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The Filament Blog


We all suffer from a profound case of “Idea Surplus Disorder” at Filament — and we think that’s a good thing. Here are some of those ideas we’d like to share with you.



Monday Morning Meeting #48

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Welcome to Filament’s Monday Morning Meeting: a mix of Filament news, the tools we use, and the interesting ideas to help you think differently about your week ahead.


We’re back in town after a week in New York, where we facilitated three different workshops (24 hours of different “content” spread over three full days without a single PowerPoint slide). We promised attendees at the ILTA events we’d share all the tools we used, and will post the link here next week for our newsletter readers as well.


Rob Walker shares another great icebreaker in his weekly newsletter:

Tell me something about yourself that I could never tell from looking at you.”

This oral history of the Making of Amazon Prime is absolutely riveting! There’s so much insight into just how messy disruption can be, as well as several amazing anecdotes, such as this one about the secret meeting when Jeff Bezos introduced the idea of “free” shipping to his team:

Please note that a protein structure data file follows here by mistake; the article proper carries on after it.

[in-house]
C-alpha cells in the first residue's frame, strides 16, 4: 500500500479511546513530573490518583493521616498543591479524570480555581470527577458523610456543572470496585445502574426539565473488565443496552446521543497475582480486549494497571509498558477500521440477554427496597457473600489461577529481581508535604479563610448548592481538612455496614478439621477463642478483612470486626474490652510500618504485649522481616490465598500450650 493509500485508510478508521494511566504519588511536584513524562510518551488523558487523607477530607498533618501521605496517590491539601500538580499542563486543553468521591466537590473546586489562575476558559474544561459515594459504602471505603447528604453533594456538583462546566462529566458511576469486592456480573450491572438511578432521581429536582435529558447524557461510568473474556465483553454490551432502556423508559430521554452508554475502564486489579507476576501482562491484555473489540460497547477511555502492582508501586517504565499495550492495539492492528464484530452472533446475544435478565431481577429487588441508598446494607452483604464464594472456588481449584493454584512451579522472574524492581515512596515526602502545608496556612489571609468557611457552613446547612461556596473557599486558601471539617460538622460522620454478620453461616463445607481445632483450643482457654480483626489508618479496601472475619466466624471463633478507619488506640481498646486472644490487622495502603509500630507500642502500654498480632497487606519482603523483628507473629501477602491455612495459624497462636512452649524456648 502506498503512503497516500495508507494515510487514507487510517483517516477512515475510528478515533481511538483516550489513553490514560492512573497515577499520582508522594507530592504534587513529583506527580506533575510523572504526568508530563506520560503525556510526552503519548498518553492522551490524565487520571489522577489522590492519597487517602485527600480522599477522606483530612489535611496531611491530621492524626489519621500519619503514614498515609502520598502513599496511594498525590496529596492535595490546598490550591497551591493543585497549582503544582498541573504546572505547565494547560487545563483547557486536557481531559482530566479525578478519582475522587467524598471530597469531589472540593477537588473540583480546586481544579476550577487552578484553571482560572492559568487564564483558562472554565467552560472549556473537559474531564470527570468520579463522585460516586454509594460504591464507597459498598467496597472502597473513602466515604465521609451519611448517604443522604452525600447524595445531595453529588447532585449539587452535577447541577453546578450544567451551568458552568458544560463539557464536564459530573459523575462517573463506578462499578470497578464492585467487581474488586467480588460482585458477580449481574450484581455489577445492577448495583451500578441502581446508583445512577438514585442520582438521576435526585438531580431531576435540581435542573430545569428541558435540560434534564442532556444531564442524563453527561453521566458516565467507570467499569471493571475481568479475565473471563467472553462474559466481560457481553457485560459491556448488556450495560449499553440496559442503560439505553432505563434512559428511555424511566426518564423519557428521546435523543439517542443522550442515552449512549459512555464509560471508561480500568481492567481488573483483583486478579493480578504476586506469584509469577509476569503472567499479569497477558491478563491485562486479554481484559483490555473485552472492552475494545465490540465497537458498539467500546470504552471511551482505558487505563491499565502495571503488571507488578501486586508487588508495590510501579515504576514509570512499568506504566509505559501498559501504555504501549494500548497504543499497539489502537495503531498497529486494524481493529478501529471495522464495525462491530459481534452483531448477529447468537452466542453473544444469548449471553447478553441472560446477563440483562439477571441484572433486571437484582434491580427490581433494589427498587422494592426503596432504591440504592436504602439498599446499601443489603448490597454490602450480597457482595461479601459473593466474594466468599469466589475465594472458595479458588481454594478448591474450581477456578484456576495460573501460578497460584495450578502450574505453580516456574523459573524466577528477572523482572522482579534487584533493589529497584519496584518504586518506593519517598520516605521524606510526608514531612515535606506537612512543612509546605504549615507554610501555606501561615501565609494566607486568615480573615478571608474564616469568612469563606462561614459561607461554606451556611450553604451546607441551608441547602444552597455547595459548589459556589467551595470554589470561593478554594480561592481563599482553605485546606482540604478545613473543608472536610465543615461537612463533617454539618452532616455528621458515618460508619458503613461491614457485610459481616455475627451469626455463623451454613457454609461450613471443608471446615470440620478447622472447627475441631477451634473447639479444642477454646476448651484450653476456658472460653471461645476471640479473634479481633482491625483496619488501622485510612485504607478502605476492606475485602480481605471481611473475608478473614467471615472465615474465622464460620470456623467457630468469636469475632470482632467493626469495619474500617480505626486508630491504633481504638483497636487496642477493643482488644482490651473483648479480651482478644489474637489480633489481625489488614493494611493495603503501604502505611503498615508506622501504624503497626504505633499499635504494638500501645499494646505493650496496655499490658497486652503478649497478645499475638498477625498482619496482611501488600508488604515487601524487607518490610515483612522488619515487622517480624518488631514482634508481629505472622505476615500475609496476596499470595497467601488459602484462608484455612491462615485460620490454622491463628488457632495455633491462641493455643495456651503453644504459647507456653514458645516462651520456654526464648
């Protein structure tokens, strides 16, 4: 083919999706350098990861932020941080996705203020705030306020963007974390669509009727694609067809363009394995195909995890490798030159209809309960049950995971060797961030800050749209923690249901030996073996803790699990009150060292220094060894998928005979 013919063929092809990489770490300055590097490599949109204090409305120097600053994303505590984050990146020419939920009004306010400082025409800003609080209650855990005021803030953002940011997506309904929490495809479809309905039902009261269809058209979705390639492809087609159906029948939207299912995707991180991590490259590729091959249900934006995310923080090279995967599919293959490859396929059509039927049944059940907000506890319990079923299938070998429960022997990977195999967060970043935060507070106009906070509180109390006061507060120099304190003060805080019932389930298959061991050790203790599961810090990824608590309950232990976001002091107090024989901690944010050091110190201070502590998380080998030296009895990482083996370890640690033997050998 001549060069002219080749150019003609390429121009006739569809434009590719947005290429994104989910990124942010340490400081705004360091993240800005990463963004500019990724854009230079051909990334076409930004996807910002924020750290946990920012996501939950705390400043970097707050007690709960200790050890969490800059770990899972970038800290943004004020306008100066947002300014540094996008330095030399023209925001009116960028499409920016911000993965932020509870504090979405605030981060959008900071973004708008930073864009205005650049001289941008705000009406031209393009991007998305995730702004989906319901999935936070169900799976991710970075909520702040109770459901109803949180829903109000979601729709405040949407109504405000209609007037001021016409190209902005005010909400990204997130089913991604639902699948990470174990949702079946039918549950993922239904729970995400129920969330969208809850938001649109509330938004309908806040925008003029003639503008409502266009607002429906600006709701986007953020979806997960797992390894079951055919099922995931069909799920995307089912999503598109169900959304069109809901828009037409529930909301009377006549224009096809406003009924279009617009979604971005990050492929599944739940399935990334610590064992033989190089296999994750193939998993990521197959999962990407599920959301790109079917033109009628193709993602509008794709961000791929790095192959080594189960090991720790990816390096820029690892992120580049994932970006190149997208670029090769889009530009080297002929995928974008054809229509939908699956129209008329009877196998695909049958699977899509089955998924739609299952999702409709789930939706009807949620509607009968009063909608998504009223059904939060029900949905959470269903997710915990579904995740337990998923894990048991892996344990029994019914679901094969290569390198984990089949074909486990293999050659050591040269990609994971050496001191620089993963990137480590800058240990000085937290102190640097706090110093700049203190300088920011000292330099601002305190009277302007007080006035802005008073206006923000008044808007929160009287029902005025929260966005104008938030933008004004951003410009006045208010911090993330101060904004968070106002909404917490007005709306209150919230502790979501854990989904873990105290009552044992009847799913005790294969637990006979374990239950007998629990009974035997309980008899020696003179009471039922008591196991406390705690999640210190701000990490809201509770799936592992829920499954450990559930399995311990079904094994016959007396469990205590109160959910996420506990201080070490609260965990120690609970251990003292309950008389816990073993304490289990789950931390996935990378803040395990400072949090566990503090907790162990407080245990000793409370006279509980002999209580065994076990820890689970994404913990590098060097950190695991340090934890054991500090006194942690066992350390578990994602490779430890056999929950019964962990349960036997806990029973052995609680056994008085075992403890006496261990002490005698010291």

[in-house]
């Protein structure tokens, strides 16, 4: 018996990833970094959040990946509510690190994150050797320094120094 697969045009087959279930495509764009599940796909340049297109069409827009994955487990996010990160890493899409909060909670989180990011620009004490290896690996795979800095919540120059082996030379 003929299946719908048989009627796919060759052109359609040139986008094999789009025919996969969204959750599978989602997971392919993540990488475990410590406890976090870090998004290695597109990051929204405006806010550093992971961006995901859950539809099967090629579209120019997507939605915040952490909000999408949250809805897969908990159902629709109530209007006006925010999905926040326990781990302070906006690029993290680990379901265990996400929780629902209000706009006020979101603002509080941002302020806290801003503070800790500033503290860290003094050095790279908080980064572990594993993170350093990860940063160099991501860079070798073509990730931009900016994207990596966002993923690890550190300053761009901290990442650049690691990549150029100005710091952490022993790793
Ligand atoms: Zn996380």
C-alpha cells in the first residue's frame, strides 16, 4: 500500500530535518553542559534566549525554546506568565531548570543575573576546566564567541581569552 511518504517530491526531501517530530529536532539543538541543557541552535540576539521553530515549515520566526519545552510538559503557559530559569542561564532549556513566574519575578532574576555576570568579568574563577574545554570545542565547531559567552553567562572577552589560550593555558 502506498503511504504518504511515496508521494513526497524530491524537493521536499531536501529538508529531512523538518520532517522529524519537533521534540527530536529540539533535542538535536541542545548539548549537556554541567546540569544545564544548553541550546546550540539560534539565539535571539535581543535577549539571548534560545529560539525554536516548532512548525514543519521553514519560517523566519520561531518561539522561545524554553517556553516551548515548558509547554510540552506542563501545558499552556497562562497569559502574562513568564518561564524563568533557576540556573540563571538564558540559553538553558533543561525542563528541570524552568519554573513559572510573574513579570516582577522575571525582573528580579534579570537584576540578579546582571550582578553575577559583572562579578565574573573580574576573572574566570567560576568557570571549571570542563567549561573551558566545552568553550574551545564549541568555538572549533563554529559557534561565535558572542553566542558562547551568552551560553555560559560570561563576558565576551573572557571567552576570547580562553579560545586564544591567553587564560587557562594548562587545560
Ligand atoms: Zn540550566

The thing I remember very distinctly is this phrase: “I want to draw a moat around our best customers. We’re not going to take our best customers for granted.” He said something along the lines of: I’m going to change the psychology of people not looking at the pennies differences between buying on Amazon versus buying somewhere else.

And I think that completely changed the mentality. It was brilliant. It made Amazon the default.

If you’re trying to “sell” a new way of working in your company or nonprofit, you might take some lessons from the chart in this article that lays out the Top Ten Rebuttals to “Agile (Development) is Great, But It Won’t Work Here.” It gives a response to six different organizational roles (CEO, CTO, Middle Manager, etc.) to several “It won’t work here because …” statements.

Mentors are good, coaches are better.

This is an interesting continuous framework about Good Things, Ruts, and Transitions:

A Good Thing never leads directly to a Transition, in large part because it has no reason to. A Good Thing wants to remain a Good Thing, and this is precisely why it becomes a Rut. Ruts, on the other hand, want desperately to change into something else.

Transitions can be indistinguishable from Ruts. The only important difference is that new events can occur during Transitions, whereas Ruts, by definition, consist of the same thing happening over and over. (via)

Looking for some working music that will get you into the zone? Check out Focus@Will, a service that streams “scientifically optimized music to help you focus.”

Finally, if you never knew you needed to watch a video showcasing Shuudan Koudou — the Japanese Art of Synchronized Precision Walking — you do now.


“Life shrinks or expands in proportion to one’s courage.” — Anais Nin

“The art of being wise is the art of knowing what to overlook.”William James

”Anything you build on a large scale or with intense passion invites chaos.” — Francis Ford Coppola

"I can give you a six-word formula for success: Think things through--then follow through." — Edward Rickenbacker